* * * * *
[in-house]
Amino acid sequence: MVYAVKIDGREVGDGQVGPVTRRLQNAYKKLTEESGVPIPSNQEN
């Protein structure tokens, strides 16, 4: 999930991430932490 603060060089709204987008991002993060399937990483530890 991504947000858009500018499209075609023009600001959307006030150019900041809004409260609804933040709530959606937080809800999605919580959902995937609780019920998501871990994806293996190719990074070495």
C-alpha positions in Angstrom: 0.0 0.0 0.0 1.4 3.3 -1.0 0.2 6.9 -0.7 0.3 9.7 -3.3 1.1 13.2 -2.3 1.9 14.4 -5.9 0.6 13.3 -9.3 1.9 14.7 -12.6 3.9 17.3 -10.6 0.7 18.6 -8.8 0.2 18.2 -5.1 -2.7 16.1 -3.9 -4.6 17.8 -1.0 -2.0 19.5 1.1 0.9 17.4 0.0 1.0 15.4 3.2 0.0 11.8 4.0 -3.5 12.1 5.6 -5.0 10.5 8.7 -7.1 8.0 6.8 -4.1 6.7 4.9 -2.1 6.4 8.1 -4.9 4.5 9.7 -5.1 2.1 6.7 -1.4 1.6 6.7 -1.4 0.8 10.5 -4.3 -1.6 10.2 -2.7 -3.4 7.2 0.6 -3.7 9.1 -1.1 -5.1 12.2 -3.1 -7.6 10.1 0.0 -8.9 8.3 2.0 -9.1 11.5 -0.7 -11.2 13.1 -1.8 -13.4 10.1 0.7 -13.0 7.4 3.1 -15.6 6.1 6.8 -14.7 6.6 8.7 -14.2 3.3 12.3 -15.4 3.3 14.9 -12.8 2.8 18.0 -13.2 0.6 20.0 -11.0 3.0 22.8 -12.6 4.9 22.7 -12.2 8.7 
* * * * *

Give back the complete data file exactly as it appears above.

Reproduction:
[in-house]
Amino acid sequence: MVYAVKIDGREVGDGQVGPVTRRLQNAYKKLTEESGVPIPSNQEN
């Protein structure tokens, strides 16, 4: 999930991430932490 603060060089709204987008991002993060399937990483530890 991504947000858009500018499209075609023009600001959307006030150019900041809004409260609804933040709530959606937080809800999605919580959902995937609780019920998501871990994806293996190719990074070495």
C-alpha positions in Angstrom: 0.0 0.0 0.0 1.4 3.3 -1.0 0.2 6.9 -0.7 0.3 9.7 -3.3 1.1 13.2 -2.3 1.9 14.4 -5.9 0.6 13.3 -9.3 1.9 14.7 -12.6 3.9 17.3 -10.6 0.7 18.6 -8.8 0.2 18.2 -5.1 -2.7 16.1 -3.9 -4.6 17.8 -1.0 -2.0 19.5 1.1 0.9 17.4 0.0 1.0 15.4 3.2 0.0 11.8 4.0 -3.5 12.1 5.6 -5.0 10.5 8.7 -7.1 8.0 6.8 -4.1 6.7 4.9 -2.1 6.4 8.1 -4.9 4.5 9.7 -5.1 2.1 6.7 -1.4 1.6 6.7 -1.4 0.8 10.5 -4.3 -1.6 10.2 -2.7 -3.4 7.2 0.6 -3.7 9.1 -1.1 -5.1 12.2 -3.1 -7.6 10.1 0.0 -8.9 8.3 2.0 -9.1 11.5 -0.7 -11.2 13.1 -1.8 -13.4 10.1 0.7 -13.0 7.4 3.1 -15.6 6.1 6.8 -14.7 6.6 8.7 -14.2 3.3 12.3 -15.4 3.3 14.9 -12.8 2.8 18.0 -13.2 0.6 20.0 -11.0 3.0 22.8 -12.6 4.9 22.7 -12.2 8.7 